Evolution at Work

There were a couple of great stories in the news recently that illustrate how evolution works in practice. The first is a study of the evolution of electrocytes in electric eels.

The genome of the electric eel (pictured) has been sequenced for the first time. The results of a new study indicate that, despite millions of years of evolution, independent lineages of eel developed electric organs in a similar way. Worldwide, there are hundreds of species of electric fish, in six broad lineages

Here are some aspects highlighted by the findings:

*Evolution is not as “random” as you might think

Based on the DNA sequence data, it appears that electrocytes evolved independently at least six times. This convergent evolution show that there are “attractors” in the space of all possible creatures, and the development of species, while based on random mutations, is not completely random.

*Evolution works with what is available

In these species, muscle cells, which already use ion channels to create electric signals to control contractions, were re-purposed into specialized electrocytes. Instead of starting from scratch, evolution tinkers with what already works and finds new ways to use it.

*Evolution knows more physics than you

All organisms need to follow the laws of physics, but evolution finds ways to take advantage of this rules. In electronic devices, stacking batteries in series causes their voltages to be added. In electric eels, stacks of electrocytes can reach 600 volts.

*Gradual improvement is possible

Although not discussed at length in this article, scientists think that electrocytes originality evolved to help eels navigate in murky water. This would not require large voltages, so it would still be advantageous compared with eels without this ability. Later, the voltages could be increased to incapacitate prey.


The other article sheds light on the ability of people in Tibet to live at such high altitudes:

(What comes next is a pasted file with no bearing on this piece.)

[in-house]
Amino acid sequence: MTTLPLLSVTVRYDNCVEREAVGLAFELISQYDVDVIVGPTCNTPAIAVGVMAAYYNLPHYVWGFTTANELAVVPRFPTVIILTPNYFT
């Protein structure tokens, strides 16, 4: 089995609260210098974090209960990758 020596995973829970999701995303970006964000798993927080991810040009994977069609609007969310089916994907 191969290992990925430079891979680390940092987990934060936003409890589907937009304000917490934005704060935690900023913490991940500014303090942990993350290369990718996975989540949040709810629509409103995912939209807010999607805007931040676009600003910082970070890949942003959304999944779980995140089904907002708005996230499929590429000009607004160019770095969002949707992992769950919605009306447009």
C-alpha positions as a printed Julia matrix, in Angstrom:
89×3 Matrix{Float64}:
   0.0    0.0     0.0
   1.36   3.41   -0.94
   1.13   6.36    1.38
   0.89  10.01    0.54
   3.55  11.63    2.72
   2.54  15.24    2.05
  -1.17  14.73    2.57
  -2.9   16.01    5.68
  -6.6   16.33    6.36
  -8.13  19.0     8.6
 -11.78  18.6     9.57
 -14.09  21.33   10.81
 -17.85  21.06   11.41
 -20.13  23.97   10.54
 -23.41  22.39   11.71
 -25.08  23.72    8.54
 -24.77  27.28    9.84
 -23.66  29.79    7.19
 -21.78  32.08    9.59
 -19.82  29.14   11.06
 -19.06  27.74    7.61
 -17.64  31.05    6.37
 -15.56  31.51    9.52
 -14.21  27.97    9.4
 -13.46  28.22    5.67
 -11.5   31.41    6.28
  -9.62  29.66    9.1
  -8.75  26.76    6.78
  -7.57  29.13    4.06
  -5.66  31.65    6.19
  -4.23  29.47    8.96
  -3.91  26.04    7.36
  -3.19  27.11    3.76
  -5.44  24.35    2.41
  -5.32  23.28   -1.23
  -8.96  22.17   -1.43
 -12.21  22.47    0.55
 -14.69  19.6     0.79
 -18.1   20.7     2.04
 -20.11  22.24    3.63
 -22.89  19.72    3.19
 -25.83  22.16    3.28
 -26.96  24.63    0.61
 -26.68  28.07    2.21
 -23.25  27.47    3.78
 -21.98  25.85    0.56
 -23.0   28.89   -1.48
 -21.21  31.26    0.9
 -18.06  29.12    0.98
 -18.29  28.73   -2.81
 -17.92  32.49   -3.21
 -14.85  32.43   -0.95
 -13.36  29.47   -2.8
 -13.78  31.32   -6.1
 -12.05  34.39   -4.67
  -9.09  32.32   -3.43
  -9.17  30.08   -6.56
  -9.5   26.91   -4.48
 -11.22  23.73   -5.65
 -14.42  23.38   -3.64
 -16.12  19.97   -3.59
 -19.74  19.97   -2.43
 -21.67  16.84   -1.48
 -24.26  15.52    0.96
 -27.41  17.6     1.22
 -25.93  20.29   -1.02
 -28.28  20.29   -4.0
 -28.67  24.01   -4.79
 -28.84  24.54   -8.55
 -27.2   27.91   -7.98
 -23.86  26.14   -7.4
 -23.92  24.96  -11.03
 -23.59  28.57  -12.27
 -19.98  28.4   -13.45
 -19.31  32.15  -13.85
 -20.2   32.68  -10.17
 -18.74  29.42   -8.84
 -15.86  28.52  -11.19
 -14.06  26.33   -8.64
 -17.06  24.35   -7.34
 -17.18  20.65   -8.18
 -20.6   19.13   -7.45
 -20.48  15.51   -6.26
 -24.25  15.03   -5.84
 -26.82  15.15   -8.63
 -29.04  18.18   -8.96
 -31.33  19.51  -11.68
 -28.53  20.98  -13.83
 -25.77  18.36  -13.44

“Past research has concluded that a particular gene helps people live in the thin air of the Tibetan plateau. Now scientists report that the Tibetan version of that gene is found in DNA from Denisovans, a poorly understood human relative more closely related to Neanderthals than modern people.” 

Most people have a variant of the gene that responds to the thin air at high altitudes by increasing the production of red blood cells. This causes health problems due to “thick blood.” In contrast, Tibetans have a version of the gene that does not make so many red blood cells.


*There are many ways for genes to get around

It is clear that the ancestors of modern humans mated with Denisovans (and Neanderthals) before presumably driving them to extinction. The boundary between species is not as stark as we usually think.

*Gene variants can be rare, until there are not

In all likelihood, this gene variant conferred little to no advantage to Denisovans. In fact, for people not living in the mountains, it was probably slightly detrimental. Therefore, was probably rare in humans until some decided to start living in the Himalayan region. At that point, being able to withstand the effects of the high altitude was a huge bonus.  Then, this gene variant spread widely. Again, evolution works with what is already lying around.


Author: lnemzer

Associate Professor Nova Southeastern University

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